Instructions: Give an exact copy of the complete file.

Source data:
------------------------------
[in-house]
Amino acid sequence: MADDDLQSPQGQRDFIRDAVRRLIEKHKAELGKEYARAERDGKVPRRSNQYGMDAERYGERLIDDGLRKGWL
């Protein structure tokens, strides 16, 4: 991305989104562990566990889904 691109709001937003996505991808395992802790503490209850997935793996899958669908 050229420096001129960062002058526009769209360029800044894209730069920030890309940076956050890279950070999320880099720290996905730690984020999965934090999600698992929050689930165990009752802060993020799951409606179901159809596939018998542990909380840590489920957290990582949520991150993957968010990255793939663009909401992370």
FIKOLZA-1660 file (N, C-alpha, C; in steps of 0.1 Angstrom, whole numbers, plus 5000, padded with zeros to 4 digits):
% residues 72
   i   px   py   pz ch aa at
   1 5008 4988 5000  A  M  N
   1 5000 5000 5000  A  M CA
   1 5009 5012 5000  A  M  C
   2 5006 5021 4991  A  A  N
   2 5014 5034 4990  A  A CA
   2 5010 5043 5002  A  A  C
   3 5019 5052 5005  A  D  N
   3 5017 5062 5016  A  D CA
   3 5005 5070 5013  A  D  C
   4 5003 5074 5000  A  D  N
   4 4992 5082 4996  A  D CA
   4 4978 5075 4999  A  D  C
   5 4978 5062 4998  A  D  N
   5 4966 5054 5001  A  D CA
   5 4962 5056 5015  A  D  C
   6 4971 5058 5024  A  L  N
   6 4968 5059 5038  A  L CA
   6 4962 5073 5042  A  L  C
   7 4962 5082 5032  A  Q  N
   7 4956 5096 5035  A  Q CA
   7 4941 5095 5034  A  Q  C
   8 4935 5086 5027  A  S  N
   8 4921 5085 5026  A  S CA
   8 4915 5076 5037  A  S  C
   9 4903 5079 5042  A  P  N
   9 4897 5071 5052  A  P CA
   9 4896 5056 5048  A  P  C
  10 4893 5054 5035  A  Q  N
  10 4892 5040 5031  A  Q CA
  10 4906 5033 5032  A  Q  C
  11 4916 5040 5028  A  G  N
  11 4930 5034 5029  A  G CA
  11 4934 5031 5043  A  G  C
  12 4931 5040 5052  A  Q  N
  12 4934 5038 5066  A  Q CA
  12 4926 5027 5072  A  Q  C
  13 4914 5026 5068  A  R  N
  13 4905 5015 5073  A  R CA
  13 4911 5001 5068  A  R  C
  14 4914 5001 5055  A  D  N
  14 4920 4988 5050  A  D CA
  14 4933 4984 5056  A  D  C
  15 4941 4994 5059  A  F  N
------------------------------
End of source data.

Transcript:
[in-house]
Amino acid sequence: MADDDLQSPQGQRDFIRDAVRRLIEKHKAELGKEYARAERDGKVPRRSNQYGMDAERYGERLIDDGLRKGWL
């Protein structure tokens, strides 16, 4: 991305989104562990566990889904 691109709001937003996505991808395992802790503490209850997935793996899958669908 050229420096001129960062002058526009769209360029800044894209730069920030890309940076956050890279950070999320880099720290996905730690984020999965934090999600698992929050689930165990009752802060993020799951409606179901159809596939018998542990909380840590489920957290990582949520991150993957968010990255793939663009909401992370």
FIKOLZA-1660 file (N, C-alpha, C; in steps of 0.1 Angstrom, whole numbers, plus 5000, padded with zeros to 4 digits):
% residues 72
   i   px   py   pz ch aa at
   1 5008 4988 5000  A  M  N
   1 5000 5000 5000  A  M CA
   1 5009 5012 5000  A  M  C
   2 5006 5021 4991  A  A  N
   2 5014 5034 4990  A  A CA
   2 5010 5043 5002  A  A  C
   3 5019 5052 5005  A  D  N
   3 5017 5062 5016  A  D CA
   3 5005 5070 5013  A  D  C
   4 5003 5074 5000  A  D  N
   4 4992 5082 4996  A  D CA
   4 4978 5075 4999  A  D  C
   5 4978 5062 4998  A  D  N
   5 4966 5054 5001  A  D CA
   5 4962 5056 5015  A  D  C
   6 4971 5058 5024  A  L  N
   6 4968 5059 5038  A  L CA
   6 4962 5073 5042  A  L  C
   7 4962 5082 5032  A  Q  N
   7 4956 5096 5035  A  Q CA
   7 4941 5095 5034  A  Q  C
   8 4935 5086 5027  A  S  N
   8 4921 5085 5026  A  S CA
   8 4915 5076 5037  A  S  C
   9 4903 5079 5042  A  P  N
   9 4897 5071 5052  A  P CA
   9 4896 5056 5048  A  P  C
  10 4893 5054 5035  A  Q  N
  10 4892 5040 5031  A  Q CA
  10 4906 5033 5032  A  Q  C
  11 4916 5040 5028  A  G  N
  11 4930 5034 5029  A  G CA
  11 4934 5031 5043  A  G  C
  12 4931 5040 5052  A  Q  N
  12 4934 5038 5066  A  Q CA
  12 4926 5027 5072  A  Q  C
  13 4914 5026 5068  A  R  N
  13 4905 5015 5073  A  R CA
  13 4911 5001 5068  A  R  C
  14 4914 5001 5055  A  D  N
  14 4920 4988 5050  A  D CA
  14 4933 4984 5056  A  D  C
  15 4941 4994 5059  A  F  N